A recent news told that the screening test for thyroid gland tumor in Fukushima had revealed that 36% of the cases had nodule(s) or cyst(s). They urgently plan to do the same test for normal control in the other areas. So far as a report found in Pub Med tells, the incidence of thyroid gland nodule in the normal population is only less than 2% as shown below. There was another report by Prof. Yamashita responsible for the administration of the follow up for those children in Fukushima, which gave almost the same figure for the incidence of nudular lesion in the normal population of children. This figure seems epidemiologically accurate even before the on going study gives a result.
The paper quoted below says that those with nodular lesions are fourfold more prone to develop thyroid cancer. In the case of children in Fukushima, it is clear they have had radiation of I131 due to the plume immediately after the accident. I am sure they are even more susceptible for thyroid cancer. They have not made the scintilation counter exam in time to detect the ingested I131 for the children. In the exam performed in the end of March 2011, too late to detect I131, 45% of children were found to be radiated with that substance.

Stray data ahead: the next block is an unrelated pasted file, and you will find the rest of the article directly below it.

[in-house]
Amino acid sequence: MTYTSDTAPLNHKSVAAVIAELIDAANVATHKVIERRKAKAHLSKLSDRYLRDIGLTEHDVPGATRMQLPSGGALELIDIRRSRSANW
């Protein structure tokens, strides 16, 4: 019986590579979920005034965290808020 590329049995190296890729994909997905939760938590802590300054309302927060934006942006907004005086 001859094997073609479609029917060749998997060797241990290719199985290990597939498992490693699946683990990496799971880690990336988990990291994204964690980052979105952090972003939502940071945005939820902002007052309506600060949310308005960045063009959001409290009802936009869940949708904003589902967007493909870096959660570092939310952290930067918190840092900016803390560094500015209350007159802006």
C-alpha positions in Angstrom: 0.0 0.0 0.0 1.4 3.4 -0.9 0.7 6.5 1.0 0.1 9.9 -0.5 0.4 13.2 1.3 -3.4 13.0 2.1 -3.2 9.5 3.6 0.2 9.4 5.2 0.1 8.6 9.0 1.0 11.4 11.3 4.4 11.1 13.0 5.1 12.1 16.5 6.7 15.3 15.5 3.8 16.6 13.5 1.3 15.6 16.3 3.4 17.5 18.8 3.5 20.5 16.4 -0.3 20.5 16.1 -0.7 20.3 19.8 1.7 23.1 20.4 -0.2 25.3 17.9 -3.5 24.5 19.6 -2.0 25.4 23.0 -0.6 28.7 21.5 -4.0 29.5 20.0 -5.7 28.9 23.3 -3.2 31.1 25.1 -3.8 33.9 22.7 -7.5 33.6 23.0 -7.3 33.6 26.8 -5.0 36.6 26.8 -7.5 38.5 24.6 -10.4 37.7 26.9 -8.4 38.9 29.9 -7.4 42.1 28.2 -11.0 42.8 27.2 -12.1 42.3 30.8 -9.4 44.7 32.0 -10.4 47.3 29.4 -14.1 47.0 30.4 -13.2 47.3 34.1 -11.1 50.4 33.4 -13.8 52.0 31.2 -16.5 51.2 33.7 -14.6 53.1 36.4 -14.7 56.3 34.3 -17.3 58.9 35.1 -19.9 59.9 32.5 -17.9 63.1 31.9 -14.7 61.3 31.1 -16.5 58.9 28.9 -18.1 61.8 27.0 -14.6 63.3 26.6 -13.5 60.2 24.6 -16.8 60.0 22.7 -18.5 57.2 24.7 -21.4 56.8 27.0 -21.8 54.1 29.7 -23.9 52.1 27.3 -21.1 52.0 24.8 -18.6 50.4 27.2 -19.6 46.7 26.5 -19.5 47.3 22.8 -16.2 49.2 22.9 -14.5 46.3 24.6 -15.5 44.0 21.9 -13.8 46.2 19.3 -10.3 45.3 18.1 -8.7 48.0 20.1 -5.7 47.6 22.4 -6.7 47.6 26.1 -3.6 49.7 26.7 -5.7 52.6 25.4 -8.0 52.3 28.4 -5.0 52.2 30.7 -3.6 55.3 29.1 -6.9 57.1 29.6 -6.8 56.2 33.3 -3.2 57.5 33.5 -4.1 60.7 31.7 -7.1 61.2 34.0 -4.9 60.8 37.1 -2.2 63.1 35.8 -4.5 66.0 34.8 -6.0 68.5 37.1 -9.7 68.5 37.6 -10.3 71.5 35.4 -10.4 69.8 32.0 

So far, the prefectural government et al won't give any further examinations to those with the tumorous lesions in the thyroid gland except for the planned next ultrasonogram in a couple of years. The pople won't be given any further info. It is reported that this strategy is mainly determined in the socioeconomical standpoint. I am sure they are wrong. Those children should undergo closer observation.
Pediatr Endocrinol Rev. 2008 Sep;6(1):14-23.
Thyroid nodules and cancers in children.
Josefson J, Zimmerman D.
Division of Endocrinology, Children's Memorial Hospital, Chicago, IL 60614, USA. JJosefson@childrensmemorial.org
The incidence of thyroid nodules in children is estimated to be 1 to 1.5% based on clinical examination. Children with thyroid nodules, compared to adults with thyroid nodules, have a fourfold greater risk of developing malignant thyroid disease. Differentiated thyroid carcinoma is the most common pediatric endocrine tumor, constituting 0.5-3% of all childhood malignancies. The thyroid is one of the most frequent sites of secondary neoplasm in children who receive radiation therapy for other malignancies. Thyroid carcinoma has been studied extensively in adults. However, the pediatric literature on this subject is much less complete, owing to the rarity of its diagnosis. This article reviews the predisposing factors, genetics, pathology, pathogenesis , clinical presentation, detailed treatment and follow-up management of children with thyroid carcinoma. Additionally, a discussion regarding the controversial aspects of radioiodine therapy in children is included.